A small band of Native Americans in the Great Lakes region is restoring its land, water and way of life. Catch the compelling story, “The Seven Generation River,” for Earth Day on the PBS World Channel (56.4).
WTVS Detroit Public TV’s WORLD channel (over-the-air 56.4) can be seen on the following cable stations:
- Comcast Channel 287
- BrightHouse 155
- Charter (most systems) 432
Details from Great Lakes Now:
In a time of cultural turmoil and deep disagreements among Americans, our natural resources can be caught in the crossfire.
In an approach that blends the latest science with longstanding traditions, members of a small band of Native Americans nestled into the southwest corner of the Great Lakes might hold the key to healing our divisions, healing nature, healing ourselves. They are the Pokagon Band of Potawatomi Indians.
“The Seven Generation River,” a documentary from Detroit Public TV’s Great Lakes Now bureau about the Pokagon Band’s historic efforts to restore its land and water, is receiving its national premiere on the PBS World Channel (56.4), appropriately enough on Monday, April 22 – Earth Day.
For the Pokagon, water is sacred. They are intimately tied to the lakes, rivers and streams that run through tribal lands. Unlike many Native American tribes, the Pokagon were never removed from their ancestral home, but they saw their environment and way of life fractured over time.
In the 19th and early 20th centuries, many of their lands were sold. The new European landowners altered the paths of rivers and streams where the Pokagon hunted and fished for centuries, and they cleared habitats to support Western-style agriculture. Culturally important plants and animals were pushed aside, and the Pokagon culture began to fade away. For the Pokagon, culture and the environment are not separate; if one suffers, so does the other.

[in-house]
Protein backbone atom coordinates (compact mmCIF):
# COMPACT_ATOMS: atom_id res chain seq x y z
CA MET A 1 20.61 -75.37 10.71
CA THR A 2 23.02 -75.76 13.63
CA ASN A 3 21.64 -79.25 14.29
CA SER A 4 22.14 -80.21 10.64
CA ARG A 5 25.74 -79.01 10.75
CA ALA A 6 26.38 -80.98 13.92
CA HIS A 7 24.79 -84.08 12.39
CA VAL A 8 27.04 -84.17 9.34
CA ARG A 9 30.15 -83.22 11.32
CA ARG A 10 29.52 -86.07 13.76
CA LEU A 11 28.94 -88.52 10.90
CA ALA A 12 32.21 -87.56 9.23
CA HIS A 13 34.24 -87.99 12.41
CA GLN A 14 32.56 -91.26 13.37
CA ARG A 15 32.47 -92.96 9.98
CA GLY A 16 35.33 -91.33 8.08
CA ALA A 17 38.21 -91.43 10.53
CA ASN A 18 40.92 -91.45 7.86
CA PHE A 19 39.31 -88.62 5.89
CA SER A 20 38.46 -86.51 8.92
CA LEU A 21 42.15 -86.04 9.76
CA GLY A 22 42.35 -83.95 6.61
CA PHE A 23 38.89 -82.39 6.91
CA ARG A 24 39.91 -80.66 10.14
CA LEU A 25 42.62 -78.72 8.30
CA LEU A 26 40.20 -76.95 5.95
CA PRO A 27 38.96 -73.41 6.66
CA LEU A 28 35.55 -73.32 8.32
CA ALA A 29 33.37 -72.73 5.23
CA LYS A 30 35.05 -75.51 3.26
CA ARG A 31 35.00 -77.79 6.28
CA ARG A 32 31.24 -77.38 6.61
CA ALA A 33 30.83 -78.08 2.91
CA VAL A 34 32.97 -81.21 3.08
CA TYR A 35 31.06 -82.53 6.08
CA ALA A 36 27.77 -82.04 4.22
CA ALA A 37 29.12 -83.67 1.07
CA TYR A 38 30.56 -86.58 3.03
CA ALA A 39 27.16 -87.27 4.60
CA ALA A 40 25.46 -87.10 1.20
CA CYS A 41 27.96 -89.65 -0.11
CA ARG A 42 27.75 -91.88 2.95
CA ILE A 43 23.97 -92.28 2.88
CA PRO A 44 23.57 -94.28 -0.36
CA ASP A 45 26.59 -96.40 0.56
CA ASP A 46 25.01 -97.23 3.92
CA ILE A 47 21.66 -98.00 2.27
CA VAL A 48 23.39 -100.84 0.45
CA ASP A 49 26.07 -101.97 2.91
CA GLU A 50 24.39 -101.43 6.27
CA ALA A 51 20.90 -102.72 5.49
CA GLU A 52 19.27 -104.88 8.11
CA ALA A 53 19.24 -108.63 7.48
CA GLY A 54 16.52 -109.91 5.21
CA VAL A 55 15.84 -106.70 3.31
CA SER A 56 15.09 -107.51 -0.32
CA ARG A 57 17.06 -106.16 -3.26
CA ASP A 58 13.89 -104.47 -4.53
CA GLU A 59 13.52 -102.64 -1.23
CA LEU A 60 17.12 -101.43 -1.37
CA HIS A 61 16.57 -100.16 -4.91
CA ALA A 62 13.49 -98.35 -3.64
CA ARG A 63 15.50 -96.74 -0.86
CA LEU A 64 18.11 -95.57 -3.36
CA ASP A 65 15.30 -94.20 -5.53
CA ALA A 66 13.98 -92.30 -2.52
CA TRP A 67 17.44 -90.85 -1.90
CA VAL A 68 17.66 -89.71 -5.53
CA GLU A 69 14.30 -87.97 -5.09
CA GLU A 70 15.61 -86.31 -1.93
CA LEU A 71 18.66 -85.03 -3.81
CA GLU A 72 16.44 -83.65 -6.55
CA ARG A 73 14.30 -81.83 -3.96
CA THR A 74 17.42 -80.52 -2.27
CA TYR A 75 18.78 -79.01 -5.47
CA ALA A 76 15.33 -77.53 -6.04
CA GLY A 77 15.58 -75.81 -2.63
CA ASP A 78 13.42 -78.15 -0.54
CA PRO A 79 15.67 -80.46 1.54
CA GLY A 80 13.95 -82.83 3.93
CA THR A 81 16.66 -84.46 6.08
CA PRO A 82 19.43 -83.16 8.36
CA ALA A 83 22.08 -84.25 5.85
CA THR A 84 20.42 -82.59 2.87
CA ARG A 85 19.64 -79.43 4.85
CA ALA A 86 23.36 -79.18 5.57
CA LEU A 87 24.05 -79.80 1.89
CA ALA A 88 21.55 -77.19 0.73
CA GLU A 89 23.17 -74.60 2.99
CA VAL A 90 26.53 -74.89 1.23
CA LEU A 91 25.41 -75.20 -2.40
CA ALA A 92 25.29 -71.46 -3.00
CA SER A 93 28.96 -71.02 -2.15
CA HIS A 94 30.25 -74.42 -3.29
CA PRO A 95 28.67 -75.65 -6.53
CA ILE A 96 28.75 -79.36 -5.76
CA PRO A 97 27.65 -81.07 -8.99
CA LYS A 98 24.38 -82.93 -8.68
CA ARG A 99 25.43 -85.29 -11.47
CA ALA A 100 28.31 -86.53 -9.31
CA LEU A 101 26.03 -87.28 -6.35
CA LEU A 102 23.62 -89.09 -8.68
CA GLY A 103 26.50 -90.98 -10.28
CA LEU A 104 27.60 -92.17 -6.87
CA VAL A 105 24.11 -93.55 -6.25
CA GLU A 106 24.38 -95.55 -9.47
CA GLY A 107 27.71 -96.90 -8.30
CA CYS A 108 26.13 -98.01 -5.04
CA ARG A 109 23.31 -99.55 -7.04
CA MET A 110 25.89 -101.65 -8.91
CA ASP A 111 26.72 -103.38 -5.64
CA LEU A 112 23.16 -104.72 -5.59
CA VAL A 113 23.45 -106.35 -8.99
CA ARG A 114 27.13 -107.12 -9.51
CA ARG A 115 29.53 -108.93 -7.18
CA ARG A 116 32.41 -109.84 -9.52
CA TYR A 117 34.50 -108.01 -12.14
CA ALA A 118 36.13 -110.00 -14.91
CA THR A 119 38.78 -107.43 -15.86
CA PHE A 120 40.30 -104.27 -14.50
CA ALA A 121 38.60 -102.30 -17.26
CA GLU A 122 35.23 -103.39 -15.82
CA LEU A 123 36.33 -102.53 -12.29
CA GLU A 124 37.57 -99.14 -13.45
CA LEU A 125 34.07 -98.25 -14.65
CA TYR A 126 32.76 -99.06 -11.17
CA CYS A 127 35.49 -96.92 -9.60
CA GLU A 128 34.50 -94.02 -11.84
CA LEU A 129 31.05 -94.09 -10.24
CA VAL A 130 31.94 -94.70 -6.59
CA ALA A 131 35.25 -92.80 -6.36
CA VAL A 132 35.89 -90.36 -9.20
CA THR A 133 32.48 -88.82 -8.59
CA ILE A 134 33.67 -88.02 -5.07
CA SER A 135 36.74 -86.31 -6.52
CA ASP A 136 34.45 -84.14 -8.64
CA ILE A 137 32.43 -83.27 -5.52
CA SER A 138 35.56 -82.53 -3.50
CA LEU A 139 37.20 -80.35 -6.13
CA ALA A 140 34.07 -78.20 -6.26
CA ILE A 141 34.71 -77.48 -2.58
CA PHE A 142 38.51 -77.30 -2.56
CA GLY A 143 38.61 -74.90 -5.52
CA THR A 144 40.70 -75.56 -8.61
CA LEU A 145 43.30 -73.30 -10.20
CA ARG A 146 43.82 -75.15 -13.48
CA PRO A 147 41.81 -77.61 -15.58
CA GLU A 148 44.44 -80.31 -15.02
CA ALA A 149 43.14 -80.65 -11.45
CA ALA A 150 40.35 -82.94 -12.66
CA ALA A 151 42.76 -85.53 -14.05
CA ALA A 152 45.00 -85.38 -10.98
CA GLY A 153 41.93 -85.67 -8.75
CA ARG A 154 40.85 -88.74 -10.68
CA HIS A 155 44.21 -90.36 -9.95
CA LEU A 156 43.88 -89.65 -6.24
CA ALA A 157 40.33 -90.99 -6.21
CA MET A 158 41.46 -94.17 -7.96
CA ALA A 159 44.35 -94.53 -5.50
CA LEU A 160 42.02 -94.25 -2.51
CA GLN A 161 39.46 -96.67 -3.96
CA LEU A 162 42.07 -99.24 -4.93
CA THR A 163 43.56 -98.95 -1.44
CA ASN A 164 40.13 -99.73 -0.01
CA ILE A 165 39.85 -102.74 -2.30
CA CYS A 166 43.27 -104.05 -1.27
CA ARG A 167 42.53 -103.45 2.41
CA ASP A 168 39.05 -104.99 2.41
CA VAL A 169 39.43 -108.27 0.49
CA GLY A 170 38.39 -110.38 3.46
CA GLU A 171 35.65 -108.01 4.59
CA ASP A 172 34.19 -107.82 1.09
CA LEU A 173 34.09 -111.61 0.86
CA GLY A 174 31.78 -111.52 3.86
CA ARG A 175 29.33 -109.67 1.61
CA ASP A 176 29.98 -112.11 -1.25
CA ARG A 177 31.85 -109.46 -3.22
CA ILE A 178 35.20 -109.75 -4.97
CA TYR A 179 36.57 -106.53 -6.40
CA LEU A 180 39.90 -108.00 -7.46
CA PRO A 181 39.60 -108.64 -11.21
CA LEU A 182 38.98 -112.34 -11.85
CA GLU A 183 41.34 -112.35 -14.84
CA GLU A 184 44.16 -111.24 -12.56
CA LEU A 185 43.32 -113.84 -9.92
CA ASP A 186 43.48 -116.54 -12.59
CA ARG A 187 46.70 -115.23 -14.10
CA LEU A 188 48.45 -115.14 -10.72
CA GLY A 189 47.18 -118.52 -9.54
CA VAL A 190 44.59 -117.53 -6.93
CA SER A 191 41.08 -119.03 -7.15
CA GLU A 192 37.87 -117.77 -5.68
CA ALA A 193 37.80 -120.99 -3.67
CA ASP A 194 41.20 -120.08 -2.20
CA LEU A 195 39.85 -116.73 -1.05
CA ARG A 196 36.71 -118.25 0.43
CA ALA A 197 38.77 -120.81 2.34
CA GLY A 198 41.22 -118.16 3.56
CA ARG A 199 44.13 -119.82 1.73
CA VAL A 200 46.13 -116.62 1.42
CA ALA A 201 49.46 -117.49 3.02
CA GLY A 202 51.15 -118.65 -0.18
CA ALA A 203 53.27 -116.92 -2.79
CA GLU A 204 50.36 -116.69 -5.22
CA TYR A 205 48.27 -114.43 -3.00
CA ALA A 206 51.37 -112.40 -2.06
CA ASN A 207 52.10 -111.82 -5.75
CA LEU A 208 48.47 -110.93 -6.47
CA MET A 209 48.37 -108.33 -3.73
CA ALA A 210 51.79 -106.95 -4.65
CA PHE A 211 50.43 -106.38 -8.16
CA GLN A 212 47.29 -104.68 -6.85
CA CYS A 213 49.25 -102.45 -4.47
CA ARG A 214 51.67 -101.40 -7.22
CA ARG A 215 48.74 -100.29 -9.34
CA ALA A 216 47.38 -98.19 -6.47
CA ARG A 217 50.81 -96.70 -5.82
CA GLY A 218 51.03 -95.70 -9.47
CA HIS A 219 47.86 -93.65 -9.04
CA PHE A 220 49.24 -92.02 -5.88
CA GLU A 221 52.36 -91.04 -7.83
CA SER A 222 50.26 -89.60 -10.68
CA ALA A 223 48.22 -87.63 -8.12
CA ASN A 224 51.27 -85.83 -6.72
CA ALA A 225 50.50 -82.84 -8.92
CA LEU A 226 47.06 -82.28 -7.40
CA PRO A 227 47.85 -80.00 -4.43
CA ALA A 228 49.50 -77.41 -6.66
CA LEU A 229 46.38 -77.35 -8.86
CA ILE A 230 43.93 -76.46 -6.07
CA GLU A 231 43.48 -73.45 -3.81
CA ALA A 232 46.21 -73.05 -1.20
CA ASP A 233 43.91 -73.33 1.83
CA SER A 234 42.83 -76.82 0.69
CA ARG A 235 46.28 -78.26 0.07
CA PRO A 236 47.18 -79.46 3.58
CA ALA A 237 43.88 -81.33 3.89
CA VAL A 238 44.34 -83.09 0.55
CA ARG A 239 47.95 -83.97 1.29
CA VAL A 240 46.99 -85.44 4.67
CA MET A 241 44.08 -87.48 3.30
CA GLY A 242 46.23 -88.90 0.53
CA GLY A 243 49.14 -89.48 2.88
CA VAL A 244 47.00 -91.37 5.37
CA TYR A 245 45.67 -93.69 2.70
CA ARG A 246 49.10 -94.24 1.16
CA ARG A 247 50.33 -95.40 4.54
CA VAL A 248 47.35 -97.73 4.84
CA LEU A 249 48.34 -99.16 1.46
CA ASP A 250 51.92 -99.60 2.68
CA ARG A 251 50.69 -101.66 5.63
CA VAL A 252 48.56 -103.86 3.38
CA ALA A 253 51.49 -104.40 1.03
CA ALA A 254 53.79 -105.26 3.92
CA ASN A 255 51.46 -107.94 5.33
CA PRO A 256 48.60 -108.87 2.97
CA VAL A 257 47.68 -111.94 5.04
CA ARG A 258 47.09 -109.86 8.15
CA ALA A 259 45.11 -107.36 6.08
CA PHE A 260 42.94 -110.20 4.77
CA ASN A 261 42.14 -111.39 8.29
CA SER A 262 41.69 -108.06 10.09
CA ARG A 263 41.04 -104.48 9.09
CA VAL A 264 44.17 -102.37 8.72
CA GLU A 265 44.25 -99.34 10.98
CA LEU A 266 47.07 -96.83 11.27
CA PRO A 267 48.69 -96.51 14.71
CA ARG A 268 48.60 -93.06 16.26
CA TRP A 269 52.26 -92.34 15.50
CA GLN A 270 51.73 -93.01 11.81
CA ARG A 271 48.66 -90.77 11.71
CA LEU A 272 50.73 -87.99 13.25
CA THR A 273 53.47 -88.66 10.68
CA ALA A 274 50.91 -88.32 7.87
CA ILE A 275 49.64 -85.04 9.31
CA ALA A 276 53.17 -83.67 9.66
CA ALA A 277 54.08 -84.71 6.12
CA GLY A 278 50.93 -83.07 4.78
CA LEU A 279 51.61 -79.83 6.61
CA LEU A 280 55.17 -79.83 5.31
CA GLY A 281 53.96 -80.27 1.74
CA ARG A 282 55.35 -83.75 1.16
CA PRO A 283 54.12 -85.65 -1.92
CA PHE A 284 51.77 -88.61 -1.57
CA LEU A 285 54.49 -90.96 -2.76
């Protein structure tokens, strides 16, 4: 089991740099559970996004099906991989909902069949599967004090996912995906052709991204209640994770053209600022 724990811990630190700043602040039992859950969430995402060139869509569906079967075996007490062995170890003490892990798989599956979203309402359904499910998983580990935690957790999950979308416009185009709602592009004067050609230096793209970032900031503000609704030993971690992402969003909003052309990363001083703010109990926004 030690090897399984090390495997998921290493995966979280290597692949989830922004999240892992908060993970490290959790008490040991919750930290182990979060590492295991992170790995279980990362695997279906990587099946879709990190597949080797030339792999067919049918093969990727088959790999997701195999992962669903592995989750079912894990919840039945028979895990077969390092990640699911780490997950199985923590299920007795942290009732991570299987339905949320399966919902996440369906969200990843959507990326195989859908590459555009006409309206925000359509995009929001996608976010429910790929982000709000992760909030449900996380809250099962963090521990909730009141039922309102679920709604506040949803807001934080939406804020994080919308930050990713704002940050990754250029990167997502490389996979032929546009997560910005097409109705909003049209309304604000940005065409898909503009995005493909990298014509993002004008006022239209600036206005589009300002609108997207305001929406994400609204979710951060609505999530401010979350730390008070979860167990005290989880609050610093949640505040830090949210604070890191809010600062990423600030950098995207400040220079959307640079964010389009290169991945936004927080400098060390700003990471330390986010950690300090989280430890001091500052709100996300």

The Pokagon fought for decades to keep traditional ways alive. When the Federal government recognized the Pokagon as a sovereign tribal nation in the early 1990s, the tribe launched a series of cultural preservation and environmental restoration efforts. They are now actively working to restore their traditional arts, their language and cultural practices, while incorporating new traditions like a yearly Water Walk to inspire tribal citizens to protect and preserve waterways.
The Pokagon Band has also begun a major effort to set rivers and streams back on their natural course and to improve the habitats that surround them. Their goal is to reconnect its citizens to their environment and bring back traditional ways of hunting, fishing and growing food. It’s a major cultural preservation and environmental restoration initiative to pave the way for the next seven generations.
It is compelling viewing for all of us who are concerned about our environment and the precious water we all need to survive and prosper.
Join us for “The Seven Generation River” on the PBS World Channel (56.4) on April 22 at 9 p.m.
Great Lakes Now is an initiative of Detroit Public TV to provide on ongoing coverage of issues around protecting, cherishing and enjoying the Great Lakes, the largest system of freshwater in the world. On Tuesday, April 30, at 7:30 p.m., “Great Lakes Now” will also become a monthly television series with content from a team of DPTV correspondents spread across the basin along with reports from several PBS partner stations.